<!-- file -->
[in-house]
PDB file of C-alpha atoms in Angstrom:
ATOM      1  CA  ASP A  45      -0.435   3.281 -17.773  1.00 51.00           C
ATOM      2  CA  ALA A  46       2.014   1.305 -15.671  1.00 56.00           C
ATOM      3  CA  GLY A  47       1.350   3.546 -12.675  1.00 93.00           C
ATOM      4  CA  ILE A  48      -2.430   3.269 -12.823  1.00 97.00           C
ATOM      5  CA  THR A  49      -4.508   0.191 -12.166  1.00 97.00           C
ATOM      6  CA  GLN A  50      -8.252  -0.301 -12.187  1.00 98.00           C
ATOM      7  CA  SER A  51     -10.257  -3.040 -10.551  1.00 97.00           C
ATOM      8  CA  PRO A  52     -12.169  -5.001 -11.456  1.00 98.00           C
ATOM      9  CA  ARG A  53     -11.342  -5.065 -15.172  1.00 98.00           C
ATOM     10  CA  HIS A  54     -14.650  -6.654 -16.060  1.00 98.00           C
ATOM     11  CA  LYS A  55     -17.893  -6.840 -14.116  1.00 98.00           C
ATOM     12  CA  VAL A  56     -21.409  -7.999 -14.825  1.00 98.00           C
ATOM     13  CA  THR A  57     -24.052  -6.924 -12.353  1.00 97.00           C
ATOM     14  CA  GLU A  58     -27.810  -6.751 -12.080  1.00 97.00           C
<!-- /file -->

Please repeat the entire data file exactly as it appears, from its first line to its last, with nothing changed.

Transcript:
[in-house]
PDB file of C-alpha atoms in Angstrom:
ATOM      1  CA  ASP A  45      -0.435   3.281 -17.773  1.00 51.00           C
ATOM      2  CA  ALA A  46       2.014   1.305 -15.671  1.00 56.00           C
ATOM      3  CA  GLY A  47       1.350   3.546 -12.675  1.00 93.00           C
ATOM      4  CA  ILE A  48      -2.430   3.269 -12.823  1.00 97.00           C
ATOM      5  CA  THR A  49      -4.508   0.191 -12.166  1.00 97.00           C
ATOM      6  CA  GLN A  50      -8.252  -0.301 -12.187  1.00 98.00           C
ATOM      7  CA  SER A  51     -10.257  -3.040 -10.551  1.00 97.00           C
ATOM      8  CA  PRO A  52     -12.169  -5.001 -11.456  1.00 98.00           C
ATOM      9  CA  ARG A  53     -11.342  -5.065 -15.172  1.00 98.00           C
ATOM     10  CA  HIS A  54     -14.650  -6.654 -16.060  1.00 98.00           C
ATOM     11  CA  LYS A  55     -17.893  -6.840 -14.116  1.00 98.00           C
ATOM     12  CA  VAL A  56     -21.409  -7.999 -14.825  1.00 98.00           C
ATOM     13  CA  THR A  57     -24.052  -6.924 -12.353  1.00 97.00           C
ATOM     14  CA  GLU A  58     -27.810  -6.751 -12.080  1.00 97.00           C